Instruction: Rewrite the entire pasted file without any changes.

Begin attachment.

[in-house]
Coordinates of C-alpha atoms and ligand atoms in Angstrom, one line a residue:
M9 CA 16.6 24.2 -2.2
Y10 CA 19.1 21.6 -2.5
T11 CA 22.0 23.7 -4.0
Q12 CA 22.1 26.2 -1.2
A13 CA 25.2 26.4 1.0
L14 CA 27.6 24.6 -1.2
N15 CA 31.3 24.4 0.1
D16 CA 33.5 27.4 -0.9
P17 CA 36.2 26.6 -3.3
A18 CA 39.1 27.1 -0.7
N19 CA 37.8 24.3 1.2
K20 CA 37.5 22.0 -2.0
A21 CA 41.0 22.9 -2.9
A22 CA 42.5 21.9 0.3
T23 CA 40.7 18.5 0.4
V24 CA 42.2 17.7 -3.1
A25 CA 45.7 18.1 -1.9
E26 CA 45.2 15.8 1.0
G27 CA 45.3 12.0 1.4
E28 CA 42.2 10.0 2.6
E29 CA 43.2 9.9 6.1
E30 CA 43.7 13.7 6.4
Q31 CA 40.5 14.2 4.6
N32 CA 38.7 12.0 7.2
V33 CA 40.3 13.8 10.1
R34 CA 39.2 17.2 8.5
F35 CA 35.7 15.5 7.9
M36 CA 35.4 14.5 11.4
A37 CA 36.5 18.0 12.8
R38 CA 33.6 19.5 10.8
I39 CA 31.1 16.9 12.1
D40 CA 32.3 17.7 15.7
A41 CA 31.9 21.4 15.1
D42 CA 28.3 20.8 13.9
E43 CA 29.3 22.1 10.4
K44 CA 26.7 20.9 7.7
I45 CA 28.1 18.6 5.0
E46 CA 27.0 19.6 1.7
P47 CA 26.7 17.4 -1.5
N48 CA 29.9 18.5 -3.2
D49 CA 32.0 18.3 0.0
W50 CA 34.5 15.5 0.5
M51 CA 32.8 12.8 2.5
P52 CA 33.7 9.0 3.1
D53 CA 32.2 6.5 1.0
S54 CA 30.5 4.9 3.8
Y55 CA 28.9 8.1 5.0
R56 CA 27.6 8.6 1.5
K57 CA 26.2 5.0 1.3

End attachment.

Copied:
[in-house]
Coordinates of C-alpha atoms and ligand atoms in Angstrom, one line a residue:
M9 CA 16.6 24.2 -2.2
Y10 CA 19.1 21.6 -2.5
T11 CA 22.0 23.7 -4.0
Q12 CA 22.1 26.2 -1.2
A13 CA 25.2 26.4 1.0
L14 CA 27.6 24.6 -1.2
N15 CA 31.3 24.4 0.1
D16 CA 33.5 27.4 -0.9
P17 CA 36.2 26.6 -3.3
A18 CA 39.1 27.1 -0.7
N19 CA 37.8 24.3 1.2
K20 CA 37.5 22.0 -2.0
A21 CA 41.0 22.9 -2.9
A22 CA 42.5 21.9 0.3
T23 CA 40.7 18.5 0.4
V24 CA 42.2 17.7 -3.1
A25 CA 45.7 18.1 -1.9
E26 CA 45.2 15.8 1.0
G27 CA 45.3 12.0 1.4
E28 CA 42.2 10.0 2.6
E29 CA 43.2 9.9 6.1
E30 CA 43.7 13.7 6.4
Q31 CA 40.5 14.2 4.6
N32 CA 38.7 12.0 7.2
V33 CA 40.3 13.8 10.1
R34 CA 39.2 17.2 8.5
F35 CA 35.7 15.5 7.9
M36 CA 35.4 14.5 11.4
A37 CA 36.5 18.0 12.8
R38 CA 33.6 19.5 10.8
I39 CA 31.1 16.9 12.1
D40 CA 32.3 17.7 15.7
A41 CA 31.9 21.4 15.1
D42 CA 28.3 20.8 13.9
E43 CA 29.3 22.1 10.4
K44 CA 26.7 20.9 7.7
I45 CA 28.1 18.6 5.0
E46 CA 27.0 19.6 1.7
P47 CA 26.7 17.4 -1.5
N48 CA 29.9 18.5 -3.2
D49 CA 32.0 18.3 0.0
W50 CA 34.5 15.5 0.5
M51 CA 32.8 12.8 2.5
P52 CA 33.7 9.0 3.1
D53 CA 32.2 6.5 1.0
S54 CA 30.5 4.9 3.8
Y55 CA 28.9 8.1 5.0
R56 CA 27.6 8.6 1.5
K57 CA 26.2 5.0 1.3